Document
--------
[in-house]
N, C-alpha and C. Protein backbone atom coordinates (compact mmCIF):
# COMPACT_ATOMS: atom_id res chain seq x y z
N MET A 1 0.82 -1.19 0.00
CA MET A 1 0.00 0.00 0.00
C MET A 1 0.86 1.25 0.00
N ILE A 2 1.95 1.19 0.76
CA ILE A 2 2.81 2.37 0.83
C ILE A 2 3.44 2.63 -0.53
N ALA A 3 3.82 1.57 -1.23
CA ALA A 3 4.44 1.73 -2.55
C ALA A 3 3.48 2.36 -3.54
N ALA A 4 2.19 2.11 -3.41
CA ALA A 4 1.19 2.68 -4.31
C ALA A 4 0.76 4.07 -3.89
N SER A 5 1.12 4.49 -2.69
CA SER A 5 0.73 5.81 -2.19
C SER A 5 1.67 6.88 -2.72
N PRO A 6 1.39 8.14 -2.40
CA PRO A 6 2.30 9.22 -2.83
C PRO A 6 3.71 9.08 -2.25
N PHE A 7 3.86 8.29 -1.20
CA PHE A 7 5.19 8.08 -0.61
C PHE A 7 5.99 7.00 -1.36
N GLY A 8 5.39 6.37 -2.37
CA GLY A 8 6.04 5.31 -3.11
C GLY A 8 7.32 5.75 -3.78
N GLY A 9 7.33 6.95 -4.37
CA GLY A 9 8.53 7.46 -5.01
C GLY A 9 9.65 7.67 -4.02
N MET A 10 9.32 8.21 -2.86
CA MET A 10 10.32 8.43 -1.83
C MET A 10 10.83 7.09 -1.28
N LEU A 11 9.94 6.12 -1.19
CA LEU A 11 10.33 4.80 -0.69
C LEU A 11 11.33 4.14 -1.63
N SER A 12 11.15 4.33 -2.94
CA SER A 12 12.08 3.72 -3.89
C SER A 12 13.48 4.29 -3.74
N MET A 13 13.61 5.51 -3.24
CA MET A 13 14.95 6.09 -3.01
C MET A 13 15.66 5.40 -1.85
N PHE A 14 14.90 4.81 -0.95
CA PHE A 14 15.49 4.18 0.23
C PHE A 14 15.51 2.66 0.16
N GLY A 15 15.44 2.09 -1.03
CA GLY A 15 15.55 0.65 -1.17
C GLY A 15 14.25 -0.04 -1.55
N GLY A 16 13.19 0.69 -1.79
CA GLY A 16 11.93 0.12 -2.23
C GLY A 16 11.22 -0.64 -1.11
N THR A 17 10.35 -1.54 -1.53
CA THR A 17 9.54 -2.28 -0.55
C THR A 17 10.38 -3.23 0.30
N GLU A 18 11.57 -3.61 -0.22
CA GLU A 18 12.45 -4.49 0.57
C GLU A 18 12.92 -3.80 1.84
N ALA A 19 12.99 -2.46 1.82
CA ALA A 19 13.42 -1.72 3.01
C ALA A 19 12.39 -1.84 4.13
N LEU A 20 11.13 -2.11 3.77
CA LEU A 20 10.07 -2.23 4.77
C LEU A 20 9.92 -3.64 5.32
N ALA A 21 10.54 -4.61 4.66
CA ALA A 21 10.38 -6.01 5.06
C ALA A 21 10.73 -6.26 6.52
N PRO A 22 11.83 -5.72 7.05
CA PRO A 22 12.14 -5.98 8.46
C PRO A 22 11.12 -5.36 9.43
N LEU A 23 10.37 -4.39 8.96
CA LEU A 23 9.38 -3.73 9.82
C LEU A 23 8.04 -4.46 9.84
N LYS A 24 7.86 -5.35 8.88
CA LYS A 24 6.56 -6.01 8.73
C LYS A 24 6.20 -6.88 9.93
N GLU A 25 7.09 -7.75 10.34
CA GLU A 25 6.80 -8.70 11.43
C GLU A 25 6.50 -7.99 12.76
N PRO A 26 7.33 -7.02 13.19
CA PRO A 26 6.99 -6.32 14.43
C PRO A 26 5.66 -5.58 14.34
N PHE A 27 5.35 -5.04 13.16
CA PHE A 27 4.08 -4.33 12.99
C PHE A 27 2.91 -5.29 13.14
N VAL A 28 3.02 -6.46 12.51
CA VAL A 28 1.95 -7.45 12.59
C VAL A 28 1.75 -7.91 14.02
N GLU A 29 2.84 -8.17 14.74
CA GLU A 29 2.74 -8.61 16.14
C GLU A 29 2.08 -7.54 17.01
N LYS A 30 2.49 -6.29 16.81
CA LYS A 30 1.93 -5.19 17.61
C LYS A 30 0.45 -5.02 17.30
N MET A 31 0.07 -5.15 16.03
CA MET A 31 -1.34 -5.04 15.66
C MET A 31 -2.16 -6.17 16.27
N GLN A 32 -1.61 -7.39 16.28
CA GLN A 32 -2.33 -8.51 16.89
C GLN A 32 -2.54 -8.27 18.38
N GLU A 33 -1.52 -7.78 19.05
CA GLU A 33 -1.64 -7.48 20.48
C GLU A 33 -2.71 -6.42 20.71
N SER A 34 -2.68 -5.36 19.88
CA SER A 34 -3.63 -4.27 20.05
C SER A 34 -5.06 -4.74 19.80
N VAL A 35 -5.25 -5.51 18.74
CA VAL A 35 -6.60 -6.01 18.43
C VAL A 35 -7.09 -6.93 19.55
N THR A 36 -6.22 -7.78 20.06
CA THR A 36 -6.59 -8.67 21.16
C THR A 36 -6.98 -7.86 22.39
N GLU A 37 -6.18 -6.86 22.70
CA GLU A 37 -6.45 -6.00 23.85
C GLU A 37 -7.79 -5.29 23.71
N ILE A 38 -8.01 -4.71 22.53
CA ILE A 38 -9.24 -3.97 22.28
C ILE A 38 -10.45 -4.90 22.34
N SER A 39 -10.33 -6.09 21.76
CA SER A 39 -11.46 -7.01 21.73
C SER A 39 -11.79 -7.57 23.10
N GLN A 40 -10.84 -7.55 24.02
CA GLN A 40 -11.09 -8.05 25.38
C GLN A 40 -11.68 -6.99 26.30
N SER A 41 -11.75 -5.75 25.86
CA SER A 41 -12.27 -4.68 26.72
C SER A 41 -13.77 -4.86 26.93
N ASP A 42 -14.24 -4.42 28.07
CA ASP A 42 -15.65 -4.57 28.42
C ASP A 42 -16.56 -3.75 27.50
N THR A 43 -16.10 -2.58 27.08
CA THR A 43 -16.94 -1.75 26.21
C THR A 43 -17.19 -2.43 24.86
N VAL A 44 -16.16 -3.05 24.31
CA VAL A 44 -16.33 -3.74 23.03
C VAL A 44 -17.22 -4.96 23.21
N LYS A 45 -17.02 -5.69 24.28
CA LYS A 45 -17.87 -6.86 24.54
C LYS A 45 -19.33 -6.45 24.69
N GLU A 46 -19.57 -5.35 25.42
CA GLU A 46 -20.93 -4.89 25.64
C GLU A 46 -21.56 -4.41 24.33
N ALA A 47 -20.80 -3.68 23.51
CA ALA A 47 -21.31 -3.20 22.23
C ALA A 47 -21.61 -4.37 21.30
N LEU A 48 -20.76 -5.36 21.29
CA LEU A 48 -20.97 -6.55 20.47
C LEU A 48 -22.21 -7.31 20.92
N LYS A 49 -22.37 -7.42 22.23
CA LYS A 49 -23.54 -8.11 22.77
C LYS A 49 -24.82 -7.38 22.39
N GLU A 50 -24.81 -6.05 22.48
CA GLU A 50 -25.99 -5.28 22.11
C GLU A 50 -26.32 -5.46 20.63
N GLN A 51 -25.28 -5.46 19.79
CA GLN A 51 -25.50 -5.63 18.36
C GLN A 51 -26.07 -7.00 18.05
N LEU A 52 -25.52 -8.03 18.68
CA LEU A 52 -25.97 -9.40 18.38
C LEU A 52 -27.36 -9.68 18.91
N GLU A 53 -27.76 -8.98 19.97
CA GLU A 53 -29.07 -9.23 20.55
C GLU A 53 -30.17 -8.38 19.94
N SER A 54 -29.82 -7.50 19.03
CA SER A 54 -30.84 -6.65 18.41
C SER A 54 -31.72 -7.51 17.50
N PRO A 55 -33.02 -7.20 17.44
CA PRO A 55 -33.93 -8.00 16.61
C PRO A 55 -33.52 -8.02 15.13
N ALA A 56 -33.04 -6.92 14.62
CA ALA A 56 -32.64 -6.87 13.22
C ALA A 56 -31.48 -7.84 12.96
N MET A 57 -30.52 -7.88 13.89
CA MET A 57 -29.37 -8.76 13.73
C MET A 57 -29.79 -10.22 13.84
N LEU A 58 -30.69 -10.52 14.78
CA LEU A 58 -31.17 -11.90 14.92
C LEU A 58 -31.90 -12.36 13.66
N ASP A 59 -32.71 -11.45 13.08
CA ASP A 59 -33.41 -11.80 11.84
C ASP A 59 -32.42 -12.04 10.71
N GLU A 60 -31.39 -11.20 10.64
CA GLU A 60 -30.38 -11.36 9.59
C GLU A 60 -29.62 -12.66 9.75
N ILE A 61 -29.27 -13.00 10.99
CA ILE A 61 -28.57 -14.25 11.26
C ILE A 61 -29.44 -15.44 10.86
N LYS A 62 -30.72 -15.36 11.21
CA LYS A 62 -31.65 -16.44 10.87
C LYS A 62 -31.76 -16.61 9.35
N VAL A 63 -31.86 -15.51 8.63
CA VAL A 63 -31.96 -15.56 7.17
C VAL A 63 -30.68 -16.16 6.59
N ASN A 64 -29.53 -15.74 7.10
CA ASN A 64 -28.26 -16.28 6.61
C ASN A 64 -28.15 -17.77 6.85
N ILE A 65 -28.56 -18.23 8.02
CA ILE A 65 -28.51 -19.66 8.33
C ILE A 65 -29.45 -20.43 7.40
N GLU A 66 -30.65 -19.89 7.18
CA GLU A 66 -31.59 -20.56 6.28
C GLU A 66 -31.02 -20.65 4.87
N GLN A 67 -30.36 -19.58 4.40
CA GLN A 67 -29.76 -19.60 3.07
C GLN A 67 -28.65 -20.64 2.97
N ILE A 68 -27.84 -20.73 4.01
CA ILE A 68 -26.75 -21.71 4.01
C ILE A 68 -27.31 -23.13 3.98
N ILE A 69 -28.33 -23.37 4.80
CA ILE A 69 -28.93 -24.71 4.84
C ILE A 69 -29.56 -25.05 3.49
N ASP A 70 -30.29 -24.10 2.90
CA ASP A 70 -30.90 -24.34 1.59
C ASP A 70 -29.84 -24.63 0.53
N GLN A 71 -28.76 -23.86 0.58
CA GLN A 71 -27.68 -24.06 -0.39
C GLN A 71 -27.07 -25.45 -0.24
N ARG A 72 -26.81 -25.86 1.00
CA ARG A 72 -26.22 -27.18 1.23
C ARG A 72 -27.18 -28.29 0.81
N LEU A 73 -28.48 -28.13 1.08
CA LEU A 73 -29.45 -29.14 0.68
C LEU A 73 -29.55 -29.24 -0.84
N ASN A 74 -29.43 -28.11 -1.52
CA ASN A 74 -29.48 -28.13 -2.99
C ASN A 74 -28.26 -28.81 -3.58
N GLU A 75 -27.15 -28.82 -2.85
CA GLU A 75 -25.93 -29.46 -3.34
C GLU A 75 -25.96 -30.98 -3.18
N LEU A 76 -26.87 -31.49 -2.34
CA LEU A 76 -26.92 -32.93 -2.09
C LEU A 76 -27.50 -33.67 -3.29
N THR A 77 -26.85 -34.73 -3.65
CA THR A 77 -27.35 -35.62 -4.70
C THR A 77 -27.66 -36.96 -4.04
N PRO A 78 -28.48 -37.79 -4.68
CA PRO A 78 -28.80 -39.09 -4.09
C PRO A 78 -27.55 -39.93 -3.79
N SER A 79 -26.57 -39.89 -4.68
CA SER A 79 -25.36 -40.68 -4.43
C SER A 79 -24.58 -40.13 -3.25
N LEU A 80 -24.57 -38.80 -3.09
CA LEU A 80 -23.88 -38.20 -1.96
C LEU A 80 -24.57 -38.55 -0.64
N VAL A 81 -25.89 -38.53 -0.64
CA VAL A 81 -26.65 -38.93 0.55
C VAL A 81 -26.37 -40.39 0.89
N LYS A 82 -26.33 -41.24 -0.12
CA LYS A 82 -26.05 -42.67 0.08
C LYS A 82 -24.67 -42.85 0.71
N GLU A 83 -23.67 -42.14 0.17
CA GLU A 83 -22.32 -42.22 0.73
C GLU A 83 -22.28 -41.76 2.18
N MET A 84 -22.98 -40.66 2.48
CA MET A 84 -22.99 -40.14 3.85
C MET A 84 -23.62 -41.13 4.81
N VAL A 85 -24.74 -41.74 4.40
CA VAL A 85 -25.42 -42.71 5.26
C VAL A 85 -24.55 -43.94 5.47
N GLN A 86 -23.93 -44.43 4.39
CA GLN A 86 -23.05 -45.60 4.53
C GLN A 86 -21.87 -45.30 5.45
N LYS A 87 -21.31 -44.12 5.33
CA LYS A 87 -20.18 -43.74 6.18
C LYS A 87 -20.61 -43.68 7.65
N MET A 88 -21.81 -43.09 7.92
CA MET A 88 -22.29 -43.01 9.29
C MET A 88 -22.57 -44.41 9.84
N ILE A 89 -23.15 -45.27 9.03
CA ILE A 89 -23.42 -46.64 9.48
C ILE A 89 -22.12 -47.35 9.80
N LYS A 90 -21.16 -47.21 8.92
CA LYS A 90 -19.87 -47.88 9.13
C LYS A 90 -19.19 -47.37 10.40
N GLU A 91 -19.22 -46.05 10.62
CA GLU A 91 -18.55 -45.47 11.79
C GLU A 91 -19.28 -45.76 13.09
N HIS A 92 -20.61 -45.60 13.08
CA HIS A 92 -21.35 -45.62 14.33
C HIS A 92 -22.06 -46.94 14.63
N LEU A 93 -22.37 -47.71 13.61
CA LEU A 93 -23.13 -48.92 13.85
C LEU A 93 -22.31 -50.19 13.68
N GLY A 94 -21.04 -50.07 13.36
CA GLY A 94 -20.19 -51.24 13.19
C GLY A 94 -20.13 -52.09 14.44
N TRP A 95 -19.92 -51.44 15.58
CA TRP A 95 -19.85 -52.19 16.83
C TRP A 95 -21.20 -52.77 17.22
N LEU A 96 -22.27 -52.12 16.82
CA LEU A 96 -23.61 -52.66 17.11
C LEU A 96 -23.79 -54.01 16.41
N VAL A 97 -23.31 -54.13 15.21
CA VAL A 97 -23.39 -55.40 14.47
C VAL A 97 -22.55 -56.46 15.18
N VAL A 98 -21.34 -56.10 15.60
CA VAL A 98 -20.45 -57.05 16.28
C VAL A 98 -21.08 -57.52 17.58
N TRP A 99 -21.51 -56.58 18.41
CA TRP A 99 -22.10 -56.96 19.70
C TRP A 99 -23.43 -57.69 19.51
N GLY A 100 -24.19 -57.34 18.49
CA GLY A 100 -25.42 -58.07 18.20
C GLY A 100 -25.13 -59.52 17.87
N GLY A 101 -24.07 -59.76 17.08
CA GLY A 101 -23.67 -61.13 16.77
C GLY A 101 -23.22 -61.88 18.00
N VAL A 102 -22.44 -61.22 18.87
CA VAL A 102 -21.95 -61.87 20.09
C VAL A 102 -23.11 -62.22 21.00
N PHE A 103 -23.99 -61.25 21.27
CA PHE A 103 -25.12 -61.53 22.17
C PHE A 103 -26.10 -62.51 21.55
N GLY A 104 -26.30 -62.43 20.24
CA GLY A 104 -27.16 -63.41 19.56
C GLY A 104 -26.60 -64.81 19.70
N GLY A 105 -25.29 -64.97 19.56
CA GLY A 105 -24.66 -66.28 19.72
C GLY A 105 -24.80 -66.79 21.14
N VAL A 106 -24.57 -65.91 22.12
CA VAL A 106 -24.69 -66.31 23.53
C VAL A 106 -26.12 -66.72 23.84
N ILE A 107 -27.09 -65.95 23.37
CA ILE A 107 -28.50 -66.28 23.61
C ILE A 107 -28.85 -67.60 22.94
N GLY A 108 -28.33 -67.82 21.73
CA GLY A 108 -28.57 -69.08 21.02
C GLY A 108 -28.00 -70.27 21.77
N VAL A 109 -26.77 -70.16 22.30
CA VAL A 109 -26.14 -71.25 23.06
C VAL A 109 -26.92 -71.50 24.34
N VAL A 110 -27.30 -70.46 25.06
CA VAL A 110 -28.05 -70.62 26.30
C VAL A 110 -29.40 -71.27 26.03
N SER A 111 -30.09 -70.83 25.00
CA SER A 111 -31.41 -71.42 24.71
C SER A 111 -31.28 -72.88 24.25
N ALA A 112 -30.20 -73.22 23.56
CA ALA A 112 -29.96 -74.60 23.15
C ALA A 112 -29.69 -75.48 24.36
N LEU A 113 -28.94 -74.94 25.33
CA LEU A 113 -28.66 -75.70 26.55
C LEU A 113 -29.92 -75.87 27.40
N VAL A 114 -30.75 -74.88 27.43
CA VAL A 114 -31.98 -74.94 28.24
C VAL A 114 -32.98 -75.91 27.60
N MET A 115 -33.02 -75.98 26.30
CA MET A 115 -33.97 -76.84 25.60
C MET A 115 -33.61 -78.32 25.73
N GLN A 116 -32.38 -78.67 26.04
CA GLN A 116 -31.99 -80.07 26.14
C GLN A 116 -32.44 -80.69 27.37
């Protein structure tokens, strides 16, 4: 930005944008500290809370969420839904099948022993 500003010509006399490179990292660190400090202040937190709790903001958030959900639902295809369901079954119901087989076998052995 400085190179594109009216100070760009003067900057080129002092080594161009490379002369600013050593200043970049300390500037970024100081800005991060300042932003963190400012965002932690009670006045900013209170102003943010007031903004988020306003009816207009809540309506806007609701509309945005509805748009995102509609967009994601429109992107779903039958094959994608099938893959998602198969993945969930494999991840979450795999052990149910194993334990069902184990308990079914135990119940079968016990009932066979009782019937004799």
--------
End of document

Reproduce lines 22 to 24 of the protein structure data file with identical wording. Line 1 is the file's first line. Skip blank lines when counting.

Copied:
N PHE A 7 3.86 8.29 -1.20
CA PHE A 7 5.19 8.08 -0.61
C PHE A 7 5.99 7.00 -1.36